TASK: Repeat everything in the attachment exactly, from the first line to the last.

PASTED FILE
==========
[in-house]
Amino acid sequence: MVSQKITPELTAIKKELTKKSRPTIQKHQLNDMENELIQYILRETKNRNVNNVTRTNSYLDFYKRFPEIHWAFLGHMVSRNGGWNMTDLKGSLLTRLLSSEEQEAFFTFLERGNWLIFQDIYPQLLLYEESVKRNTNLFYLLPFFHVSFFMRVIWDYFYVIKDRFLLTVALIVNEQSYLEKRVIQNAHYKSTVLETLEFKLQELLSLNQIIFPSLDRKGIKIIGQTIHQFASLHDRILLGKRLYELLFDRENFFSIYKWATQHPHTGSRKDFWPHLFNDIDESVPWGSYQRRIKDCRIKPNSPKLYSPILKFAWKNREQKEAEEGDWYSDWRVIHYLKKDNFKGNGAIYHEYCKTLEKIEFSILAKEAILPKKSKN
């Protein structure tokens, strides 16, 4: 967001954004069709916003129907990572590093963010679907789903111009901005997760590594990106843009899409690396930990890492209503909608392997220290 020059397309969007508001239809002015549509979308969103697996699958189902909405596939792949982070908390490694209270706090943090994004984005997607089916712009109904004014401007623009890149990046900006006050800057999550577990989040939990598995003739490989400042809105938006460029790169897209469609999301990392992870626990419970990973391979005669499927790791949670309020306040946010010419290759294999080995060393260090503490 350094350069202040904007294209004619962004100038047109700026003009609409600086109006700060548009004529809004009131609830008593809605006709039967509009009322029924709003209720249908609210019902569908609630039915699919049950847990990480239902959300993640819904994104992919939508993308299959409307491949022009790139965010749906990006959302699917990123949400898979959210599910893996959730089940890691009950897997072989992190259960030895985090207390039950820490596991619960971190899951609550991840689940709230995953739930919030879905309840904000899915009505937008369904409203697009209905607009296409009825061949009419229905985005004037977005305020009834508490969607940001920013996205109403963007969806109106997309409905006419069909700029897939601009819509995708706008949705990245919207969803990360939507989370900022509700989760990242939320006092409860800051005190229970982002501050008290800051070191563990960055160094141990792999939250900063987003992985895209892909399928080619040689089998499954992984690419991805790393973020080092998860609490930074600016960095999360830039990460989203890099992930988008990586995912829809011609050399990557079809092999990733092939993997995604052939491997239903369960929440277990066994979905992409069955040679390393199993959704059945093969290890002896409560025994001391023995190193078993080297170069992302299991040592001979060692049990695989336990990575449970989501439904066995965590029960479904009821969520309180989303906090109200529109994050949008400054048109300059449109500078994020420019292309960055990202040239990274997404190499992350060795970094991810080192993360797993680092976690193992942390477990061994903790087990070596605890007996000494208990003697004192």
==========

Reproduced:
[in-house]
Amino acid sequence: MVSQKITPELTAIKKELTKKSRPTIQKHQLNDMENELIQYILRETKNRNVNNVTRTNSYLDFYKRFPEIHWAFLGHMVSRNGGWNMTDLKGSLLTRLLSSEEQEAFFTFLERGNWLIFQDIYPQLLLYEESVKRNTNLFYLLPFFHVSFFMRVIWDYFYVIKDRFLLTVALIVNEQSYLEKRVIQNAHYKSTVLETLEFKLQELLSLNQIIFPSLDRKGIKIIGQTIHQFASLHDRILLGKRLYELLFDRENFFSIYKWATQHPHTGSRKDFWPHLFNDIDESVPWGSYQRRIKDCRIKPNSPKLYSPILKFAWKNREQKEAEEGDWYSDWRVIHYLKKDNFKGNGAIYHEYCKTLEKIEFSILAKEAILPKKSKN
């Protein structure tokens, strides 16, 4: 967001954004069709916003129907990572590093963010679907789903111009901005997760590594990106843009899409690396930990890492209503909608392997220290 020059397309969007508001239809002015549509979308969103697996699958189902909405596939792949982070908390490694209270706090943090994004984005997607089916712009109904004014401007623009890149990046900006006050800057999550577990989040939990598995003739490989400042809105938006460029790169897209469609999301990392992870626990419970990973391979005669499927790791949670309020306040946010010419290759294999080995060393260090503490 350094350069202040904007294209004619962004100038047109700026003009609409600086109006700060548009004529809004009131609830008593809605006709039967509009009322029924709003209720249908609210019902569908609630039915699919049950847990990480239902959300993640819904994104992919939508993308299959409307491949022009790139965010749906990006959302699917990123949400898979959210599910893996959730089940890691009950897997072989992190259960030895985090207390039950820490596991619960971190899951609550991840689940709230995953739930919030879905309840904000899915009505937008369904409203697009209905607009296409009825061949009419229905985005004037977005305020009834508490969607940001920013996205109403963007969806109106997309409905006419069909700029897939601009819509995708706008949705990245919207969803990360939507989370900022509700989760990242939320006092409860800051005190229970982002501050008290800051070191563990960055160094141990792999939250900063987003992985895209892909399928080619040689089998499954992984690419991805790393973020080092998860609490930074600016960095999360830039990460989203890099992930988008990586995912829809011609050399990557079809092999990733092939993997995604052939491997239903369960929440277990066994979905992409069955040679390393199993959704059945093969290890002896409560025994001391023995190193078993080297170069992302299991040592001979060692049990695989336990990575449970989501439904066995965590029960479904009821969520309180989303906090109200529109994050949008400054048109300059449109500078994020420019292309960055990202040239990274997404190499992350060795970094991810080192993360797993680092976690193992942390477990061994903790087990070596605890007996000494208990003697004192």